Newfoundland 101: Speak Like A Local

BY North America | Canada

 A truly unique corner of the earth, the island of Newfoundland, otherwise known as “The Rock,” part of the province of Newfoundland and Labrador, is a fascinating, welcoming and otherworldly place.

When you visit, there’s one important thing to note: when you are in Newfoundland, it’s pronounced “newfenLAND”—not “New-found-land.” Yiss b’y, I calls her right there and then (which is to say, “Yes my friend, that’s her name”).

As I’ve just alluded to, when you visit, your ears will notice the difference. Believe it or not, there are more varieties of English spoken in Newfoundland and Labrador than anywhere else in the world! (There’s even an official Dictionary of Newfoundland English.) Here’s a brief guide on how to speak like a local (or decipher what people are saying to you).

See for Yourself

The draw for travellers has traditionally always been the wide expanses of raw nature, but on our Newfoundland Walking trip, see firsthand why the island is rapidly garnering a reputation for a keen arts scene and a meaningful approach to preserving a traditional way of life.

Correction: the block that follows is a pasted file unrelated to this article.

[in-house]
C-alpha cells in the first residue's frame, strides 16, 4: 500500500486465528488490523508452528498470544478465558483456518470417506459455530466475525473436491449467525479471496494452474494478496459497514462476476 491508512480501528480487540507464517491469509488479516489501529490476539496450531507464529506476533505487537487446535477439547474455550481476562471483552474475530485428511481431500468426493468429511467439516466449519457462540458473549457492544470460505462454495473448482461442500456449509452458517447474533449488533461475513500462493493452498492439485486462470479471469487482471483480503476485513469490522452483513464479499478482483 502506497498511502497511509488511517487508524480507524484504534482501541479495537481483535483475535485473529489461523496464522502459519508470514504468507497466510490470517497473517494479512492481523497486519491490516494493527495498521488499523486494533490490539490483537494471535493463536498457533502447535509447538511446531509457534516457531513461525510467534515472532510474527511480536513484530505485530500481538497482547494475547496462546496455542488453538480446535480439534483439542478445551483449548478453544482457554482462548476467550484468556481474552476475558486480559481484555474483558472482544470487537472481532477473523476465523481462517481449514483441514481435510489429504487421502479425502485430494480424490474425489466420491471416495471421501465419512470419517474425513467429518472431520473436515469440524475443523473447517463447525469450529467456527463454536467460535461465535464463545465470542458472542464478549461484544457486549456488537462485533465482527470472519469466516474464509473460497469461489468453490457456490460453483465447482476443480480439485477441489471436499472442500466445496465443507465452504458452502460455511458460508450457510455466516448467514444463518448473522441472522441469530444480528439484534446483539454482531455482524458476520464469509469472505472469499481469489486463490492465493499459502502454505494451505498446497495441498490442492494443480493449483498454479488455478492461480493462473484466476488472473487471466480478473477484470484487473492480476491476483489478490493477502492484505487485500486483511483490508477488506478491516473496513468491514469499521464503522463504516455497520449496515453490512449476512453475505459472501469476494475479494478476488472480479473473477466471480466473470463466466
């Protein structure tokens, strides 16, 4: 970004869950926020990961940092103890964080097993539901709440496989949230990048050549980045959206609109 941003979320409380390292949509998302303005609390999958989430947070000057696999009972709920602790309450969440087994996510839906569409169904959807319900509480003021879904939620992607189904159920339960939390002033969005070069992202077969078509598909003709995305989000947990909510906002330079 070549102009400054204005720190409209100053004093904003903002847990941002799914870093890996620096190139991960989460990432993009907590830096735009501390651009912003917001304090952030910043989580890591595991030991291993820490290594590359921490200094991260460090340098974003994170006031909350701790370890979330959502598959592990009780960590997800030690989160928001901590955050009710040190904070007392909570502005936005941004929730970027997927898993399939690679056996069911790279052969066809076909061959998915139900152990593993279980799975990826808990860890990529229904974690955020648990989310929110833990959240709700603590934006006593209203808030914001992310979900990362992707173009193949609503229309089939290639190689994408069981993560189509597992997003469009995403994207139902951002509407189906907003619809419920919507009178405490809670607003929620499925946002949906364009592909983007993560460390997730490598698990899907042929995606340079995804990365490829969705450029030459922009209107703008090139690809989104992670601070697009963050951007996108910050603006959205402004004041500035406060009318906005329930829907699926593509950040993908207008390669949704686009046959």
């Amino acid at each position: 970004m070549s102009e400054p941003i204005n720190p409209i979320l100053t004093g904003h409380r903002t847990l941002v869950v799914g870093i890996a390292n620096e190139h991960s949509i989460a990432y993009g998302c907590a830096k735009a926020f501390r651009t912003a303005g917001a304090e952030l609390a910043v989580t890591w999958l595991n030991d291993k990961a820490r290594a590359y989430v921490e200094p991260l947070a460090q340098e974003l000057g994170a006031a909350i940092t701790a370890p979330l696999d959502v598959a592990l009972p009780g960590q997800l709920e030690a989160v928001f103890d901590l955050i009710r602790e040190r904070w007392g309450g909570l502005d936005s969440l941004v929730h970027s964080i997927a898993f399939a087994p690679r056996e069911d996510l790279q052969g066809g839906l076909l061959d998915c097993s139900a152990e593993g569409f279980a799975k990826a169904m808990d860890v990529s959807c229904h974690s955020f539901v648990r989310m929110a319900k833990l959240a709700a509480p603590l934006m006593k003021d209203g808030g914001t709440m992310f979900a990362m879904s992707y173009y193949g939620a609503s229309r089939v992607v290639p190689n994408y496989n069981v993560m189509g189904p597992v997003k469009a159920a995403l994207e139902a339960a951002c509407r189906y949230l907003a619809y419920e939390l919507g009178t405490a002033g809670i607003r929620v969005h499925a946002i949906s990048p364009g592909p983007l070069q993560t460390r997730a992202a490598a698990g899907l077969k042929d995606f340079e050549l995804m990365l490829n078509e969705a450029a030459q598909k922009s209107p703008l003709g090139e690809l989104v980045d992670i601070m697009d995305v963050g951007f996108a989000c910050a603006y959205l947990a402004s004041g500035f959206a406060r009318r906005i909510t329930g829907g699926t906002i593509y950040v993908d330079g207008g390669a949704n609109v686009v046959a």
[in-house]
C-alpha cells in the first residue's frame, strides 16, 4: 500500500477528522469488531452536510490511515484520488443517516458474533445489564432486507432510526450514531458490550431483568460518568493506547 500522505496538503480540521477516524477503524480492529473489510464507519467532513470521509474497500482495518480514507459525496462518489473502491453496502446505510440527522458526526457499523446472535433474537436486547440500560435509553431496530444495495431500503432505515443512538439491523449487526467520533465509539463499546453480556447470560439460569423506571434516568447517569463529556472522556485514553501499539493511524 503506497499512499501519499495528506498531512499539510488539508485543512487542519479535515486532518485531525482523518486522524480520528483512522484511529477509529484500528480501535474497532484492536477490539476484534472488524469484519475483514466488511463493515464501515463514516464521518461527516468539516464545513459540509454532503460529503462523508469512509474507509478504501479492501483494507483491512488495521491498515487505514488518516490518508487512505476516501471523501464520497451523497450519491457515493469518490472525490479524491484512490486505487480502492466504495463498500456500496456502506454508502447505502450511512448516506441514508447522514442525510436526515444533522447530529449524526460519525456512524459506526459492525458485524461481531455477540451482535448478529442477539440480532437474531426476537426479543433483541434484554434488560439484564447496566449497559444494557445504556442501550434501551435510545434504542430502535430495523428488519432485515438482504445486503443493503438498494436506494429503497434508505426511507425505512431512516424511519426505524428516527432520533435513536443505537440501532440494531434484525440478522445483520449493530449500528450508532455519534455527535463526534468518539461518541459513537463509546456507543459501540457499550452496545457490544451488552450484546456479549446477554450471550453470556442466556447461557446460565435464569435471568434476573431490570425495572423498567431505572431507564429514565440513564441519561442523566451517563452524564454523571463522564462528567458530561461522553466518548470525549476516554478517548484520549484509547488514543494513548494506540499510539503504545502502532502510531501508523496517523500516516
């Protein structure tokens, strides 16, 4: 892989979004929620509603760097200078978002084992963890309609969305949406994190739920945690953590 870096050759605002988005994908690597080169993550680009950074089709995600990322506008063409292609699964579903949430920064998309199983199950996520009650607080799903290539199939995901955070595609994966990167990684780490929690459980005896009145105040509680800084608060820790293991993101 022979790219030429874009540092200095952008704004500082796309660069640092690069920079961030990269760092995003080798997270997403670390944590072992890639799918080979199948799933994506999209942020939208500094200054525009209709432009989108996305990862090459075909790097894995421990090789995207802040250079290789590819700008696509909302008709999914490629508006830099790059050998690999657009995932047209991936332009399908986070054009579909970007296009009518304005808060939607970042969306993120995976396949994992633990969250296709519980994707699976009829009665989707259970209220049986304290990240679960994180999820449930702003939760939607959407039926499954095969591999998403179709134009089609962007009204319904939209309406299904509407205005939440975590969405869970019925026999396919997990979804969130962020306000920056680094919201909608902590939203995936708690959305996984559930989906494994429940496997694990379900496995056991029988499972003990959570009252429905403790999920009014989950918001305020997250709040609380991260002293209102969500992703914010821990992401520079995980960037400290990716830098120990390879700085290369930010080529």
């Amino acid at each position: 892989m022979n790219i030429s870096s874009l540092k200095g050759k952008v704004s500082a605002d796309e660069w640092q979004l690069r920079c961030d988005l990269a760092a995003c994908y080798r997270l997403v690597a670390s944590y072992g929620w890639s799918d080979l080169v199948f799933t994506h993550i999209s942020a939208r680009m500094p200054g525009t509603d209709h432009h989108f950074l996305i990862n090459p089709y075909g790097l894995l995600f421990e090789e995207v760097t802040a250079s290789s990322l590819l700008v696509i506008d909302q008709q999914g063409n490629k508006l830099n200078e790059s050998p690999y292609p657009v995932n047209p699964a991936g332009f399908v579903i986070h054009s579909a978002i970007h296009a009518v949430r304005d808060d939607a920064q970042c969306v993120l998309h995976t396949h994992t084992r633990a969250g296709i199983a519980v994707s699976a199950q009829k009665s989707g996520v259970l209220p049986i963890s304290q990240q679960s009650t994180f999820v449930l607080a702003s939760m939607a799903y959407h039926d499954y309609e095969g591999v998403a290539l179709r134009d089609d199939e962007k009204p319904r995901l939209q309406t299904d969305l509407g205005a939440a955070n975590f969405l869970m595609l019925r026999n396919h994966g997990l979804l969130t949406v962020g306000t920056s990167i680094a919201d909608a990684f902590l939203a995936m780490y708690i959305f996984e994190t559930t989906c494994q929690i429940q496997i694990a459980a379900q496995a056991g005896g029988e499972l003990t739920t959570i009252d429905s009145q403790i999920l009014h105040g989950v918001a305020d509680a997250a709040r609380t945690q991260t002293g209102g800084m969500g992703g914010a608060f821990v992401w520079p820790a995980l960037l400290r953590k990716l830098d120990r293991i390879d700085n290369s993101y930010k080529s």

DETAILED ITINERARY

Newfoundlanders & CFAs

There are three important facts to remember about Newfoundlanders: they love rum and wit; their self-deprecation translates into some interesting geographical names such as Ha Ha Bay, Come by Chance, Witless Bay and Cape Blow Me Down; and they hate being called “Newfies.”

To the “Newfs” or Newfoundlanders, we visitors are “mainlanders” or “CFAs,” which stands for “come from away.” Don’t be surprised or offended if they call you “love” or “darling,” or follow this up with a wink. They’re not hitting on you (okay, maybe they are!), but the affection implied is real. They’ll tell you a thousand long tales, and some may take a secret and not quite proper delight in making you look slightly foolish, but they’ll keep an eye on you and make sure you’re always safe, well-fed and having a great time.

Speak Like A Local

This brief list may help you decipher a few terms that sound foreign to us CFAs. Feel free to sprinkle them into your speech while on the island.

Ballyca’ters: ice that rests on the shore
Bide: to remain or stay put
Clever-looking: big and good looking
Fish and brewis: codfish cooked with hard tack or sea biscuits
Grapple: a light metal anchor to moor small boats
Haul-off: a rope that is passed through an underwater collar to permit a boat to be hauled off, tied at the mooring, and hauled in again
Killick/killock: a small boat anchor made of a wooden frame enclosing rocks
Lassy: molasses
Puncheons: a large barrel in which lassy was imported. The lassy sugar collected on the bottom of the barrel was an unusual and delightful treat.
Scrunchions: fat pork fried with fish and brewis
Slewed: to bend, twist or turn
Swatches: an area of open water or thin ice
Swile: seal
Twillick: a young and undersized child

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